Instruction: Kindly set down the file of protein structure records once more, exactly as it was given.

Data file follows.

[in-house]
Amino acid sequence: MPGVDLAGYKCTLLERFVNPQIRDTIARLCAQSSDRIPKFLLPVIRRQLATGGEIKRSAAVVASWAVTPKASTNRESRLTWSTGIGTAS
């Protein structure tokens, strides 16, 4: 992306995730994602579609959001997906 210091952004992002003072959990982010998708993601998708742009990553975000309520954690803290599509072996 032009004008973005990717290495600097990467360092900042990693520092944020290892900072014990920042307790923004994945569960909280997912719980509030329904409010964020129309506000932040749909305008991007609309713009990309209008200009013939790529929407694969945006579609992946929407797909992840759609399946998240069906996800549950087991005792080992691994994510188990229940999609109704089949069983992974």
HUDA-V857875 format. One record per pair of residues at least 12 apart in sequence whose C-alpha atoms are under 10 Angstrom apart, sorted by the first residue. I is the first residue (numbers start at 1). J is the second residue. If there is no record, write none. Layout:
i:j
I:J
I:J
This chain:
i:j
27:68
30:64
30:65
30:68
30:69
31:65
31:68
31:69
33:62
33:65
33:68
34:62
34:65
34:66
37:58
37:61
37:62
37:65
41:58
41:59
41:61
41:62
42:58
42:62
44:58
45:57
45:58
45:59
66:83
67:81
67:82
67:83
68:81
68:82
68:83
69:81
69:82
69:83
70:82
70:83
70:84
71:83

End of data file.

[in-house]
Amino acid sequence: MPGVDLAGYKCTLLERFVNPQIRDTIARLCAQSSDRIPKFLLPVIRRQLATGGEIKRSAAVVASWAVTPKASTNRESRLTWSTGIGTAS
């Protein structure tokens, strides 16, 4: 992306995730994602579609959001997906 210091952004992002003072959990982010998708993601998708742009990553975000309520954690803290599509072996 032009004008973005990717290495600097990467360092900042990693520092944020290892900072014990920042307790923004994945569960909280997912719980509030329904409010964020129309506000932040749909305008991007609309713009990309209008200009013939790529929407694969945006579609992946929407797909992840759609399946998240069906996800549950087991005792080992691994994510188990229940999609109704089949069983992974």
HUDA-V857875 format. One record per pair of residues at least 12 apart in sequence whose C-alpha atoms are under 10 Angstrom apart, sorted by the first residue. I is the first residue (numbers start at 1). J is the second residue. If there is no record, write none. Layout:
i:j
I:J
I:J
This chain:
i:j
27:68
30:64
30:65
30:68
30:69
31:65
31:68
31:69
33:62
33:65
33:68
34:62
34:65
34:66
37:58
37:61
37:62
37:65
41:58
41:59
41:61
41:62
42:58
42:62
44:58
45:57
45:58
45:59
66:83
67:81
67:82
67:83
68:81
68:82
68:83
69:81
69:82
69:83
70:82
70:83
70:84
71:83